help_outline Skip to main content

Traverse Area Paddle Club

Remember: all TAPC outings are listed on our event calendar and are color coded using this scheme:


Small Inland Lakes   

Great Lakes   

Easy Rivers 

Intermediate Rivers  

Difficult Rivers 
Clean-up Trips 

Out-of-town Trips 

If you need help using the website you may call the Club Express

Help Desk at

(866) 457-2582

Monday - Friday,

8:30 AM - 7 PM Eastern Time

Trip Reports

August 1 Flat Water Rescue Clinic

 | Published on 8/1/2017

Trip report by Lindy

On Tuesday, August 1, 2017 from 9:30 AM - 12:30 PM, Barbara Winckler, certified ACA Instructor  (American Canoe Association) and Board Member of TAPC, offered a Flat Water Rescue clinic to members of TAPC as well as the Traverse City Senior Center.  Twelve folks participated in the clinic - five TAPC members: Jackie Anderson, Tracie Lord, Danny Pinegar, and Doug and Lindy Barnes plus seven Senior Center members.  The clinic took place at the Senior Center beach on West Grand Traverse Bay.  Barbara included information such as: what to wear, essential gear and how to attach it to your kayak, planning and preparations, safety, and paddler responsibility.  

The day was beautiful; warm sunshine with a southwesterly wind blowing offshore at about 8 mph.  The water was clear and calm.  We were all both excited and a bit anxious regarding what we were about to do and wondering what we had gotten ourselves into.  After handling the usual attendance and introductions Barbara launched into a detailed description of what we were going to do, gear we should have, and what we might expect to happen. Gear and proper clothing was thoroughly discussed with the extreme importance of a properly fitted PFD at the top of the list. The US Coast Guard requires only that there be a PFD for every person on a boat. However, a PFD will do no good if you aren’t wearing it as it is very difficult to put one on after you’re in the water.

The action began at water’s edge by learning techniques for safely getting into and out of our boats while still on shore - in shallow water. Only one student fell into the water trying to enter their boat. Soon we all were in our boats and had paddled about a hundred feet from shore when we were told to fall out of our boats.  The slightly dreaded moment had arrived. There was a pregnant pause as no one moved. The water was cold, could we do this? We had been instructed as to how to right our boats immediately upon surfacing, having been assured we would surface and not drown. Upon surfacing we were to get our boats to shore as quickly as possible. The first three capsized and after they got close enough to shore, the next group, my group was to perform the same exercise. Gulp!  My first thought was what a good boat I have and how hard it would be to force it to go over. Wrong! I leaned, and over it went. I learned that once over, we really do just fall out of our boat providing we are not wearing a spray skirt.  Those with sprayskirts practiced releasing their spray skirts. Everyone realized that going over was not such a big deal.  I got to the surface, took a breath and grabbed my boat and my paddle and swam to shore with boat in tow, never thinking how hard and exhausting it could be to try to swim with a PFD on.  When we were all on shore, we were told to do it again, but this time we were to push the boat and then swim to it (versus tow it or swim it to shore - which uses too much energy - especially with an 8 mph wind blowing you away from shore).  This time, shore was pretty close, but what if we were in open water and fell out of our boats?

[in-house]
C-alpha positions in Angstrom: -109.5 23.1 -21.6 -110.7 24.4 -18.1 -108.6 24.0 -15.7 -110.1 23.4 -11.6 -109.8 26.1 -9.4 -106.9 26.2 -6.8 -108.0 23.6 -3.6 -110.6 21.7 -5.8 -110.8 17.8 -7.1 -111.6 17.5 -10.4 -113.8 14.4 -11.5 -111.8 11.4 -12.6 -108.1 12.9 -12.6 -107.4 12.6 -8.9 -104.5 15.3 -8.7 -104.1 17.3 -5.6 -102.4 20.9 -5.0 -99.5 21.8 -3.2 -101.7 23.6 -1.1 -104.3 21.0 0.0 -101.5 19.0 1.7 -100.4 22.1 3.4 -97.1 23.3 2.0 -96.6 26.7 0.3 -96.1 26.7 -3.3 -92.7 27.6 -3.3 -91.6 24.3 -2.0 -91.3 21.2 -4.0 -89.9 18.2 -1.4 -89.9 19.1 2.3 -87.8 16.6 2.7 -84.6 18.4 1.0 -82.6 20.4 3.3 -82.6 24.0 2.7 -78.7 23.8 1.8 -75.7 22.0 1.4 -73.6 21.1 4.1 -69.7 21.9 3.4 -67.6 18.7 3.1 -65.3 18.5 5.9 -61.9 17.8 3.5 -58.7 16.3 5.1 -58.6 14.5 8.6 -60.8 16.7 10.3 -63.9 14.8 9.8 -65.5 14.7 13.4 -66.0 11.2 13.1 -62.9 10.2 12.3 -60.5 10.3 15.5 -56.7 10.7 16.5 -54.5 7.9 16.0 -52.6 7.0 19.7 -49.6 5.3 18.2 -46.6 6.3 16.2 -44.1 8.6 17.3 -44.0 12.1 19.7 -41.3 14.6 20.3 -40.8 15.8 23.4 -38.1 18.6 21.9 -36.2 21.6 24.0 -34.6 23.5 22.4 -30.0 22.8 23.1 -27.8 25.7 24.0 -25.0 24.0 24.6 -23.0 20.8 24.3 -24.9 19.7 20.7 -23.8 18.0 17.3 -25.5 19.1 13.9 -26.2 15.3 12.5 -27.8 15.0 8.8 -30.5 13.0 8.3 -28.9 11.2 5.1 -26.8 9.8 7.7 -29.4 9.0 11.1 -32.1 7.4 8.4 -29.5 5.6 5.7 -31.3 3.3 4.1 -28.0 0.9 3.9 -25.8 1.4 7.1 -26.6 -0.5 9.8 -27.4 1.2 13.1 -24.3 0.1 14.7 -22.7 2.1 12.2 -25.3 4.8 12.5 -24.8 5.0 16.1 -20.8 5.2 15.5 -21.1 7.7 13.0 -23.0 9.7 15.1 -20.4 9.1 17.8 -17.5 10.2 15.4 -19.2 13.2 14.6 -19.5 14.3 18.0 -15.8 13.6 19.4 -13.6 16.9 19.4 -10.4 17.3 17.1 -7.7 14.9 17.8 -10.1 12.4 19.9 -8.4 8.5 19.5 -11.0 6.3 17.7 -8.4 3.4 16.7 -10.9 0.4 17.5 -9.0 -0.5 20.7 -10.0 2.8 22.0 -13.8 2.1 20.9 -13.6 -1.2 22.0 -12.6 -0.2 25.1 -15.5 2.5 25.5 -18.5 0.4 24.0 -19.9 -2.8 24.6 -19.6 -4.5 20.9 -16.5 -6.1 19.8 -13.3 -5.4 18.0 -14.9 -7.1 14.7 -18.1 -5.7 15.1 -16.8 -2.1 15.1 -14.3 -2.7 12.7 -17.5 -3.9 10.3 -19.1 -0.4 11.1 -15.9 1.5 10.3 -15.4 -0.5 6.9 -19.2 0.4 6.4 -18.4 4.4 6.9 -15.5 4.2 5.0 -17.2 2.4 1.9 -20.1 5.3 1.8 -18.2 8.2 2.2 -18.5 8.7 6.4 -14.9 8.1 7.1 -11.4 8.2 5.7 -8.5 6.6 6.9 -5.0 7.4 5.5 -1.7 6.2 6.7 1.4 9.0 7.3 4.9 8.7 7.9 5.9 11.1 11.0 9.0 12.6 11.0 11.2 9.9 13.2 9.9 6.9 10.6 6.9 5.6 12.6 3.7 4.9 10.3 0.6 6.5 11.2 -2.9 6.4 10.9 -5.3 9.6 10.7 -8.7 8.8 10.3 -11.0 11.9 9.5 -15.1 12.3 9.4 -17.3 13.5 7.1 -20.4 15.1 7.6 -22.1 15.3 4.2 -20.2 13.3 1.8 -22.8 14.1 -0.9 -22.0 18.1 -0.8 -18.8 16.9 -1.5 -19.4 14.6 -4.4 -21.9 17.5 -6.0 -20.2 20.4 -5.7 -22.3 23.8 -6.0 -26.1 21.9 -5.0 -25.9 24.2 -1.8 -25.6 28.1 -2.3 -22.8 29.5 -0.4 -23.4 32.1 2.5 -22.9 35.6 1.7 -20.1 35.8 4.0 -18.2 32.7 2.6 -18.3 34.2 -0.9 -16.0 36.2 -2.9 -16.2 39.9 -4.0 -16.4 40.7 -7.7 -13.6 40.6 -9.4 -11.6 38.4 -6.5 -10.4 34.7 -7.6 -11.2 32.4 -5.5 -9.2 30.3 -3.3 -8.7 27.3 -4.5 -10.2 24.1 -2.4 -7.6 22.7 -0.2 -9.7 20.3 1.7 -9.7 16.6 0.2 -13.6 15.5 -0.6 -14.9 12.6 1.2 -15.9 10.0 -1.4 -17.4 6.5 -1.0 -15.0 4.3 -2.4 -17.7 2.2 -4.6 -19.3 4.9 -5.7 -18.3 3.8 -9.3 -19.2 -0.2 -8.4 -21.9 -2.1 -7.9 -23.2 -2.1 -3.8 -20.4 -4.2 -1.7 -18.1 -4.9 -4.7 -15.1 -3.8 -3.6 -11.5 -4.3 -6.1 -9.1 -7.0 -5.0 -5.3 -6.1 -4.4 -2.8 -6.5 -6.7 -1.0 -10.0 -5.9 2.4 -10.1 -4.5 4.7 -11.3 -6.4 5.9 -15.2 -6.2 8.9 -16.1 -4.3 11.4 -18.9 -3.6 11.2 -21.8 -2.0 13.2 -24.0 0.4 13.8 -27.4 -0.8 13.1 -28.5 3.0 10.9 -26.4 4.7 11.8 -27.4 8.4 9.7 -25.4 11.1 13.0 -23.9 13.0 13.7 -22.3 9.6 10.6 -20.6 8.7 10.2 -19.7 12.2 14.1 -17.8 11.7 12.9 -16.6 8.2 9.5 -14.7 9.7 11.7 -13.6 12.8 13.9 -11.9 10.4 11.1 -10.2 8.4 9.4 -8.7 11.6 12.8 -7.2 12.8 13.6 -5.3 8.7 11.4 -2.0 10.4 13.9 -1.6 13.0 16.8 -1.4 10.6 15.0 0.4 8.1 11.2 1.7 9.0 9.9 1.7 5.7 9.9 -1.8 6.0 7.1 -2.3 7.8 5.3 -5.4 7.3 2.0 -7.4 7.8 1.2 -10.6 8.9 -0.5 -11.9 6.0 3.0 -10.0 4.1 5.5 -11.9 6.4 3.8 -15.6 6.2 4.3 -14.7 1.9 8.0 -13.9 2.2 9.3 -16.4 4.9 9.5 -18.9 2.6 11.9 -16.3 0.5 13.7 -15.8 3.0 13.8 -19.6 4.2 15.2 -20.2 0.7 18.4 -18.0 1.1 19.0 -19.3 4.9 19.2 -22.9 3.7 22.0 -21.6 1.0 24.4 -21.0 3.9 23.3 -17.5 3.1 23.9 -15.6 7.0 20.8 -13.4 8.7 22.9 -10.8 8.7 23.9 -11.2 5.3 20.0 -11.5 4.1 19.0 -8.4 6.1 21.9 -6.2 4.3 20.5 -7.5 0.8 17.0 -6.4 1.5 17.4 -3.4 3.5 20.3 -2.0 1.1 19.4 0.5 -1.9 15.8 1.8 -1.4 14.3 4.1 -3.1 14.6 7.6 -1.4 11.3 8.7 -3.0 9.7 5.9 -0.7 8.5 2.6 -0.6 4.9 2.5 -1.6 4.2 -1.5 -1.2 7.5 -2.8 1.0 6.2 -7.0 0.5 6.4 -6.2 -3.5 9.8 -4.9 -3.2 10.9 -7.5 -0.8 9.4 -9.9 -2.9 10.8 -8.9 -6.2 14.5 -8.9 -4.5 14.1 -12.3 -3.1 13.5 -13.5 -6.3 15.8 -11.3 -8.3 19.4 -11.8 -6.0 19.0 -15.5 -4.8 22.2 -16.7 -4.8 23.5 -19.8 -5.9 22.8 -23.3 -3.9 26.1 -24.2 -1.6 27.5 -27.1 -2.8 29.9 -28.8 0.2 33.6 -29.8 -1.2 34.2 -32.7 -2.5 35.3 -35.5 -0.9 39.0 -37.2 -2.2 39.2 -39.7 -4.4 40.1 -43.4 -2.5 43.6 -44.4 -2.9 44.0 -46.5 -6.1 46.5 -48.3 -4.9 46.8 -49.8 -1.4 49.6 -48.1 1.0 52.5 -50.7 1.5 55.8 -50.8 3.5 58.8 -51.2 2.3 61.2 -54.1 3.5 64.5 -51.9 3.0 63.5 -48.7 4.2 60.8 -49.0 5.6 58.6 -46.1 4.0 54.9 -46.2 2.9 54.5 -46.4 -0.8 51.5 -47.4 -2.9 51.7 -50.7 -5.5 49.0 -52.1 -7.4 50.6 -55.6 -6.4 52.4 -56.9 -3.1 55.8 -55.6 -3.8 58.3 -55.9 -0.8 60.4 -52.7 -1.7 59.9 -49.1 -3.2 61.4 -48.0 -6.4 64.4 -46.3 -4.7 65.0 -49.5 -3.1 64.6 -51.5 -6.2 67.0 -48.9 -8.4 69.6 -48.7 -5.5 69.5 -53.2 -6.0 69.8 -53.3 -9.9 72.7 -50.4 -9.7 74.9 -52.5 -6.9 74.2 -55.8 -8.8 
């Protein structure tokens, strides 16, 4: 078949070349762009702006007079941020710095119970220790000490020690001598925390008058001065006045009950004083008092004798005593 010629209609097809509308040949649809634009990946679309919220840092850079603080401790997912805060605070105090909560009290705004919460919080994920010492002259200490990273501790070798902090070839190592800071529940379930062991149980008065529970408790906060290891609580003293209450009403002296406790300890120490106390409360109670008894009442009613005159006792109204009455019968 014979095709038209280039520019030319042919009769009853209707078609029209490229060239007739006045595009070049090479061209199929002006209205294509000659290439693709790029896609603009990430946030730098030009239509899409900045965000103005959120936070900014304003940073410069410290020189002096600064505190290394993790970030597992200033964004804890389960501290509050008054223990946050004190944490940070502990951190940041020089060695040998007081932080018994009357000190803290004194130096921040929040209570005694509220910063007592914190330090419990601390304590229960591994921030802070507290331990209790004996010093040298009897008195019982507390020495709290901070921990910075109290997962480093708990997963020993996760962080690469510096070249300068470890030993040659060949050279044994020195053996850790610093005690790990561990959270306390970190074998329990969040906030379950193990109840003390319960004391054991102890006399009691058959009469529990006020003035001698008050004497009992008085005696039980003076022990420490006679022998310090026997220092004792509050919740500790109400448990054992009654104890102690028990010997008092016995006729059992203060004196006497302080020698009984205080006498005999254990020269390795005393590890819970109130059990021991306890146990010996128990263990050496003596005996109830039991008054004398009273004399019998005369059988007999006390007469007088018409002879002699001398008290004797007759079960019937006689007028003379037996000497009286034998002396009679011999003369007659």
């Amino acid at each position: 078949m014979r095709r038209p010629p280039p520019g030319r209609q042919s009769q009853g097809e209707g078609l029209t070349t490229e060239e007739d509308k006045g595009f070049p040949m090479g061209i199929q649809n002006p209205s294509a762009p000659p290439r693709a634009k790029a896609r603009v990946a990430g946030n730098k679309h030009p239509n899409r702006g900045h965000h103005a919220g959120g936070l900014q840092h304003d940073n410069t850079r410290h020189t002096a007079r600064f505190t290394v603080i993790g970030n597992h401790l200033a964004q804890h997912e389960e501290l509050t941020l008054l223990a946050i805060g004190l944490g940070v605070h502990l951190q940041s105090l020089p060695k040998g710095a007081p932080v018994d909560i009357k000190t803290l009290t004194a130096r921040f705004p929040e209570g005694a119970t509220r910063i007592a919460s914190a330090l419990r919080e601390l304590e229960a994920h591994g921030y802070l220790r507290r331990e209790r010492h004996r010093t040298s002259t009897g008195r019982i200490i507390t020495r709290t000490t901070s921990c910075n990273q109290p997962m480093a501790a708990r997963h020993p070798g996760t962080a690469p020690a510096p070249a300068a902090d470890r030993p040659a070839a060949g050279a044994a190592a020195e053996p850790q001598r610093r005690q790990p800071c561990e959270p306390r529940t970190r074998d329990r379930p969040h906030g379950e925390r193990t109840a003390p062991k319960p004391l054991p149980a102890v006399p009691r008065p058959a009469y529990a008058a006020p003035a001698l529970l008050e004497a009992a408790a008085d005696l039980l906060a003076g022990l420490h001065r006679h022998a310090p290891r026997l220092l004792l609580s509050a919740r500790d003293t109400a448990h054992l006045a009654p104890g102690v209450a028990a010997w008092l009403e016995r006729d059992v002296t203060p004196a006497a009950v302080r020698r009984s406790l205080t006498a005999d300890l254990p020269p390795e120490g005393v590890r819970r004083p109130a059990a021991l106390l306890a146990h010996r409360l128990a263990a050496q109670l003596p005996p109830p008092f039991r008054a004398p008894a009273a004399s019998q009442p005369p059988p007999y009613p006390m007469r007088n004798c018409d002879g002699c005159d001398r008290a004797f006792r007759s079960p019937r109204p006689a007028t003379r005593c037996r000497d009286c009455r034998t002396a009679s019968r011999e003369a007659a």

Next we learned how to perform an assisted rescue, the "t-rescue" with "heel hook", where a paddling partner helps you to re-enter your boat.  This wasn’t too terribly difficult and once we got the hang of it, we were all able to do it.  But . . . what if my partner is not close enough and I need to get in my boat by myself? That’s when we learned what I called the BBF - Belly, Butt, & Feet rescue, or its real name, “The Cowboy Scramble”. The idea is to launch yourself onto your back deck, throw a leg over (cowboy style), keep your body low, shimmy up past the seat and drop yourself into the cockpit.  About half the group were able to do this on the first try, the rest of us will have to keep practicing.

We all would have liked more time to practice, but we were running out of time and energy.  All of the participants from TAPC agreed how important it is to have this knowledge and to practice.  

This was a very informative clinic, and I'm glad I was lucky enough to be able to register before it filled up.  So, for those of you who think you will never need this training because you plan only to paddle on local rivers and not open water, please reconsider.  As someone who has capsized in a swiftly running river in water over my head, I can personally attest to the value of this training.